The MH Breadboard Power Supply Module plugs directly into a solderless breadboard and provides 3.3 and 5V power directly to the breadboard power rails.
- MH Breadboard Power Supply Module
KEY FEATURES OF MH BREADBOARD POWER SUPPLY MODULE:
- Accepts 7-12V input via standard DC power jack
- Accepts 5V input via USB
- USB port can supply power to uC when using the DC power jack
- 3.3V or 5V can be individually selected for the 2 different power rails.
- Can supply up to 500mA of current. See table below for details.
This module provides an inexpensive and convenient way to convert a 7-12V wall bug into 5V and 3.3V to power a breadboard setup. Being inexpensive, it does have some limitations but it works well as long as you stay within those limitations which are outline below. If you have a nice bench supply, this module can be used to free-up your bench supply for other duties.
Install Module On Breadboard
The module plugs into one end of a standard breadboard.
Be sure to insert the module into the correct end of the solderless breadboard so that the +/- on the module line up with red/blue lines on the breadboard as shown here. The ‘+’ sign should line up with the red stripe. The ‘-‘ sign which is also denoted by a black stripe should match up with the blue line.
The module has 3 sets of power pins on the bottom for connecting to the breadboard power rails. If you install the module at the very end of the board, it will leave all breadboard tie-points available for prototyping.
Slide switches on the module allow you to select either 5V or 3.3V for each of the 2 breadboard power rails. Moving them to the left applies 3.3VDC and moving them to the right applies 5VDC. There are also 2 small headers that provide another place to tap off 3.3V, 5V and GND if you need to.
DC Power Jack:
Power can be input via a standard DC Power Jack. Input power should be kept between 7-12VDC when using the DC Power Jack. You will see specs on the internet that say you can go down to 6.5V on the input, but in our testing regulation started to drop out if the input drops below about 7V. The reason for that is there is a reverse protection diode on the input which is adding an additional voltage drop before the regulator.
The regulators can technically handle up to 15VDC on their inputs, but the output current will be more limited with higher input voltages as detailed in the table below so 12V should be considered the upper limit. In general, running these off a 7-9V input will give you the best performance. We have a 7.5V 1A wall bug that works great with these or for mobile use our 9V battery to DC Plug adapter can be used.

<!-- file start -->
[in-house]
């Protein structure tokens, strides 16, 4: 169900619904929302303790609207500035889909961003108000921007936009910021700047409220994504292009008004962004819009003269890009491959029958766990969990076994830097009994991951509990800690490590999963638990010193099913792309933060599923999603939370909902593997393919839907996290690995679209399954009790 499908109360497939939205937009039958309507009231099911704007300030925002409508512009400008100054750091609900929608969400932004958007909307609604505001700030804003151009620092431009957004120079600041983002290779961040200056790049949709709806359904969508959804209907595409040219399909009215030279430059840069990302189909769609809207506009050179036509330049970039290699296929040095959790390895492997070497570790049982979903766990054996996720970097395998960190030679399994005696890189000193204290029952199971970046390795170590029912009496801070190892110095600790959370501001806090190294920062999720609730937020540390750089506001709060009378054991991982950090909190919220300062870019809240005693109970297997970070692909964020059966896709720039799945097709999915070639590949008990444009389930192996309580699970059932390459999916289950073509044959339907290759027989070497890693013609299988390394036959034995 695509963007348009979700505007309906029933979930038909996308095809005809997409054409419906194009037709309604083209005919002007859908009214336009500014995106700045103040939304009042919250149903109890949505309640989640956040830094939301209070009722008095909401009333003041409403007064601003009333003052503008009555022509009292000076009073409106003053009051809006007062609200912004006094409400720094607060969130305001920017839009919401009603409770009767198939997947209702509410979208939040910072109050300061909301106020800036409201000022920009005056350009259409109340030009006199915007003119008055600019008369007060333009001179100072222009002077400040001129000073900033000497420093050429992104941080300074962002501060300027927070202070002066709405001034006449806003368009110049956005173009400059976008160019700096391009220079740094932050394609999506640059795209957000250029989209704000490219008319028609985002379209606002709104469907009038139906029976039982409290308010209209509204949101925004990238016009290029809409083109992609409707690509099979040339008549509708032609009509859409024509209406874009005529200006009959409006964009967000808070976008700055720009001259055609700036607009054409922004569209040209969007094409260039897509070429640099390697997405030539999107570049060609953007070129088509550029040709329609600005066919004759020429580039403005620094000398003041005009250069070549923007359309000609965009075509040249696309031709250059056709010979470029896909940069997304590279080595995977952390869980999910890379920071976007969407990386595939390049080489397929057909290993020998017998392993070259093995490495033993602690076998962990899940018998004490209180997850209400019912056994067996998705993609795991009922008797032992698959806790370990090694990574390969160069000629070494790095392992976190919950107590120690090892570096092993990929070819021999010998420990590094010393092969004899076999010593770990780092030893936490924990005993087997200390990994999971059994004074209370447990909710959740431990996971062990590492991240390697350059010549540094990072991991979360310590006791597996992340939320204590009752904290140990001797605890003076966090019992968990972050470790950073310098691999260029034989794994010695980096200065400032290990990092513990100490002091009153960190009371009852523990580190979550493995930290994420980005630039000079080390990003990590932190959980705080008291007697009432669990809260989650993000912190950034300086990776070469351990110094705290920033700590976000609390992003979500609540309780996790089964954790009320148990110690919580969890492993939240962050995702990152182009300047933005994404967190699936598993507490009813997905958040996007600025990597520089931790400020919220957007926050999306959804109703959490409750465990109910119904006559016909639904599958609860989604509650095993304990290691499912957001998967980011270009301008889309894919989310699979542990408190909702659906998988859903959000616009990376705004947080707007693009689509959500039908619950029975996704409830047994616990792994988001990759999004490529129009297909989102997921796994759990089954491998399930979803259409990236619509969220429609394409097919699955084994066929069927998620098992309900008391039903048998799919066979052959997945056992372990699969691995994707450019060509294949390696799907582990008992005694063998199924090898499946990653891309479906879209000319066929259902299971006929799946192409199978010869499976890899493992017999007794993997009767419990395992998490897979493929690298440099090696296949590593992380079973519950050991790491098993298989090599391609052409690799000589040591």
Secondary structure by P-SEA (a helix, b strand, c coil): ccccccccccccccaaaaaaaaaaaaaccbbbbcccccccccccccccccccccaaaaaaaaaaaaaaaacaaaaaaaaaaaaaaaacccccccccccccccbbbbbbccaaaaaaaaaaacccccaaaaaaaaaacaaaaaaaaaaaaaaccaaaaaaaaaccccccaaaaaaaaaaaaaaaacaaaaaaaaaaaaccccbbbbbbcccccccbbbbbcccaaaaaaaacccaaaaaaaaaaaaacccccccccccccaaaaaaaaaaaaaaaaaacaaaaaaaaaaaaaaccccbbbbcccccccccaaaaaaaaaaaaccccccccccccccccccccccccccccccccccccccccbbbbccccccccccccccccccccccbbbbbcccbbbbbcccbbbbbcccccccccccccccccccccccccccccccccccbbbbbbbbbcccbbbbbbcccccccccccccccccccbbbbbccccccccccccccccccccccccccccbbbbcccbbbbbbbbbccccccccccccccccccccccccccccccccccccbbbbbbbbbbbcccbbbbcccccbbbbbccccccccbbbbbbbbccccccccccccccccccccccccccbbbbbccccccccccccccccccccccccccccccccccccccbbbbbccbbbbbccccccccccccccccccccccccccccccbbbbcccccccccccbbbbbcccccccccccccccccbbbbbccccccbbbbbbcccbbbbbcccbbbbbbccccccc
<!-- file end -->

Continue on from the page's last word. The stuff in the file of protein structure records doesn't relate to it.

The module also has a USB (Mini-B type) connector which you can use to power it off of if the other end is connected to a powered USB port such as on a computer or USB Hub. When this is used, the 5V from the USB is applied directly to the breadboard and also fed to the 3.3V regulator. The USB power has a poly fuse inline to provide some over-current protection to the USB port. Note: Do not connect both a DC power plug and powered USB at the same time or damage may result.
This USB port can also be used as an output to power a device like an Arduino board that requires 5VDC using a USB cable when the board is powered off the DC Jack. When hooking up a device to power it off of the USB connector, make sure that device is not already powered by a different source or damage may result.
Power is controlled from the source or by disconnecting the DC plug as there is no power button. Our DC Jack In-line Switch available below is a convenient way to add a switch for this setup. A red LED lights when power is applied.
OUR EVALUATION RESULTS:
The output voltages are created using two AMS1117 regulators. The output of the 5V regulator feeds the input of the 3.3V regulator. If you are using both voltages on your breadboard you need to add the current draw from the 3.3V regulator to the current draw off the 5V and stay within the maximum current draw as outlined in the table below.
As with any linear regulator, the power dissipation of the regulator is dependent on the difference between the input voltage and the output voltage. The larger the difference between the input and output voltage, the higher the power dissipation. For that reason, it is suggested to keep the DC input power in the range of 7-9VDC if you want to the maximum current available from the module.
The good news is that if you guess wrong on the current draw, the regulators have thermal protection built-in so if you draw too much power, they will safely shutdown before damage can occur. If that happens, you need to look for ways to reduce your power draw or perhaps use a lower voltage power source to power the module from to reduce the power dissipation. The regulators are also output short circuit protected, so accidentally shorting the outputs to ground won’t cause permanent damage. The only way we have found to destroy one of these is to incorrectly hook up both a DC power plug and a powered USB source at the same time (so don’t do that…..).
This table below shows the maximum current draw that the module can handle with different input voltages. This includes the combined current from both the 5V and 3.3V rails.
Max Current Draw
|DC In||5V + 3.3V current draw|
|13-15V||100mA (Not recommended)|
BEFORE THEY ARE SHIPPED, THESE MODULES ARE:
- Outputs are verified at 5V & 3.3V
- Packaged in a high quality resealable ESD bag for protection and easy storage.
- Be sure to orient the module correctly on the breadboard so that power lines up with the red stripes. it is easy to mount it on the wrong end.
- Under high current loads, the components can get fairly warm to the touch.
|VIN||Maximum Input Voltage||15V (12V max recommended)|
|Minimum Input Voltage||7V|
|IO||Output Current (max continuous)||500mA|
|Dimensions||L x W x H||53mm x 37mm x 22mm|